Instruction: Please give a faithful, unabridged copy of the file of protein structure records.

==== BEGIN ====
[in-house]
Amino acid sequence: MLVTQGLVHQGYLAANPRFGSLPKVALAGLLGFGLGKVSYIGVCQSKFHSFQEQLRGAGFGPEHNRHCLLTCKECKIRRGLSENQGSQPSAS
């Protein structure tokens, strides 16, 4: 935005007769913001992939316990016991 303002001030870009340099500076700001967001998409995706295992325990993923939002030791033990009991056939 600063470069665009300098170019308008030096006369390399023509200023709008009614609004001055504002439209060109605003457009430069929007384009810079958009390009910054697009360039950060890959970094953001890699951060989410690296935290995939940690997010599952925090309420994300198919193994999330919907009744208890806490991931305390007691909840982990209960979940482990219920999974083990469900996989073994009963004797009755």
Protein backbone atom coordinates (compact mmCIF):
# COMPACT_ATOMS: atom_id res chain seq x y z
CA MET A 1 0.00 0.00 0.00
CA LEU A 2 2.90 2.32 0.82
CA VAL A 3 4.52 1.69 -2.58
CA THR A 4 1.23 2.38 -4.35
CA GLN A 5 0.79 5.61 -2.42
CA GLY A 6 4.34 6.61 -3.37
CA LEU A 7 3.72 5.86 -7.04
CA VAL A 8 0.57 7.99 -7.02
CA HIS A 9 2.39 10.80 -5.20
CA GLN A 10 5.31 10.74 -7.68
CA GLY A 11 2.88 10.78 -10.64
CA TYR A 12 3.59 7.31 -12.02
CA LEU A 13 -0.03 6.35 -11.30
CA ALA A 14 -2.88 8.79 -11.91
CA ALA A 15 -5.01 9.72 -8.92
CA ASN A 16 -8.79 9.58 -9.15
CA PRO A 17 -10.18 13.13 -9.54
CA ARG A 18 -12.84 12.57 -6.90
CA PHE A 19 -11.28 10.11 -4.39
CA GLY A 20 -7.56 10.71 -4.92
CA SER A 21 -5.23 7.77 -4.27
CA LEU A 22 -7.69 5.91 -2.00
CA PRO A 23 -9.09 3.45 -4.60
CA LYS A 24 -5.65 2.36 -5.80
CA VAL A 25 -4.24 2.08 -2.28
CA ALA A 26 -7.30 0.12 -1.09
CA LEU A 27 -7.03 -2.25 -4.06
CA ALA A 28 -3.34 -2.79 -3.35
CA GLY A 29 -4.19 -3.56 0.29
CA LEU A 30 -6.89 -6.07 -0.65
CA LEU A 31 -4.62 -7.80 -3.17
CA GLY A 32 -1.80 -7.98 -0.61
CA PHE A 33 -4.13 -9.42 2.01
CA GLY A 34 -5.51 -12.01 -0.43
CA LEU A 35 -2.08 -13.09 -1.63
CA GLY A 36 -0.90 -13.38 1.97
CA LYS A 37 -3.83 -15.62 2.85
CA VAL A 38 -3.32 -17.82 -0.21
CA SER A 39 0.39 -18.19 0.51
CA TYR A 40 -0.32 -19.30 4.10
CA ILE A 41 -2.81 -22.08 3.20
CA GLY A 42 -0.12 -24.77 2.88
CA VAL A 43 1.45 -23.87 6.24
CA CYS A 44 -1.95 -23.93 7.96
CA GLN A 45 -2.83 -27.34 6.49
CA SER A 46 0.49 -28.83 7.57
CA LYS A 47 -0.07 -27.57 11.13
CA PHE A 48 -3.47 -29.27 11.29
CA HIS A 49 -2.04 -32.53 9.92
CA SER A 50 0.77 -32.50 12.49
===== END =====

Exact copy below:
[in-house]
Amino acid sequence: MLVTQGLVHQGYLAANPRFGSLPKVALAGLLGFGLGKVSYIGVCQSKFHSFQEQLRGAGFGPEHNRHCLLTCKECKIRRGLSENQGSQPSAS
């Protein structure tokens, strides 16, 4: 935005007769913001992939316990016991 303002001030870009340099500076700001967001998409995706295992325990993923939002030791033990009991056939 600063470069665009300098170019308008030096006369390399023509200023709008009614609004001055504002439209060109605003457009430069929007384009810079958009390009910054697009360039950060890959970094953001890699951060989410690296935290995939940690997010599952925090309420994300198919193994999330919907009744208890806490991931305390007691909840982990209960979940482990219920999974083990469900996989073994009963004797009755």
Protein backbone atom coordinates (compact mmCIF):
# COMPACT_ATOMS: atom_id res chain seq x y z
CA MET A 1 0.00 0.00 0.00
CA LEU A 2 2.90 2.32 0.82
CA VAL A 3 4.52 1.69 -2.58
CA THR A 4 1.23 2.38 -4.35
CA GLN A 5 0.79 5.61 -2.42
CA GLY A 6 4.34 6.61 -3.37
CA LEU A 7 3.72 5.86 -7.04
CA VAL A 8 0.57 7.99 -7.02
CA HIS A 9 2.39 10.80 -5.20
CA GLN A 10 5.31 10.74 -7.68
CA GLY A 11 2.88 10.78 -10.64
CA TYR A 12 3.59 7.31 -12.02
CA LEU A 13 -0.03 6.35 -11.30
CA ALA A 14 -2.88 8.79 -11.91
CA ALA A 15 -5.01 9.72 -8.92
CA ASN A 16 -8.79 9.58 -9.15
CA PRO A 17 -10.18 13.13 -9.54
CA ARG A 18 -12.84 12.57 -6.90
CA PHE A 19 -11.28 10.11 -4.39
CA GLY A 20 -7.56 10.71 -4.92
CA SER A 21 -5.23 7.77 -4.27
CA LEU A 22 -7.69 5.91 -2.00
CA PRO A 23 -9.09 3.45 -4.60
CA LYS A 24 -5.65 2.36 -5.80
CA VAL A 25 -4.24 2.08 -2.28
CA ALA A 26 -7.30 0.12 -1.09
CA LEU A 27 -7.03 -2.25 -4.06
CA ALA A 28 -3.34 -2.79 -3.35
CA GLY A 29 -4.19 -3.56 0.29
CA LEU A 30 -6.89 -6.07 -0.65
CA LEU A 31 -4.62 -7.80 -3.17
CA GLY A 32 -1.80 -7.98 -0.61
CA PHE A 33 -4.13 -9.42 2.01
CA GLY A 34 -5.51 -12.01 -0.43
CA LEU A 35 -2.08 -13.09 -1.63
CA GLY A 36 -0.90 -13.38 1.97
CA LYS A 37 -3.83 -15.62 2.85
CA VAL A 38 -3.32 -17.82 -0.21
CA SER A 39 0.39 -18.19 0.51
CA TYR A 40 -0.32 -19.30 4.10
CA ILE A 41 -2.81 -22.08 3.20
CA GLY A 42 -0.12 -24.77 2.88
CA VAL A 43 1.45 -23.87 6.24
CA CYS A 44 -1.95 -23.93 7.96
CA GLN A 45 -2.83 -27.34 6.49
CA SER A 46 0.49 -28.83 7.57
CA LYS A 47 -0.07 -27.57 11.13
CA PHE A 48 -3.47 -29.27 11.29
CA HIS A 49 -2.04 -32.53 9.92
CA SER A 50 0.77 -32.50 12.49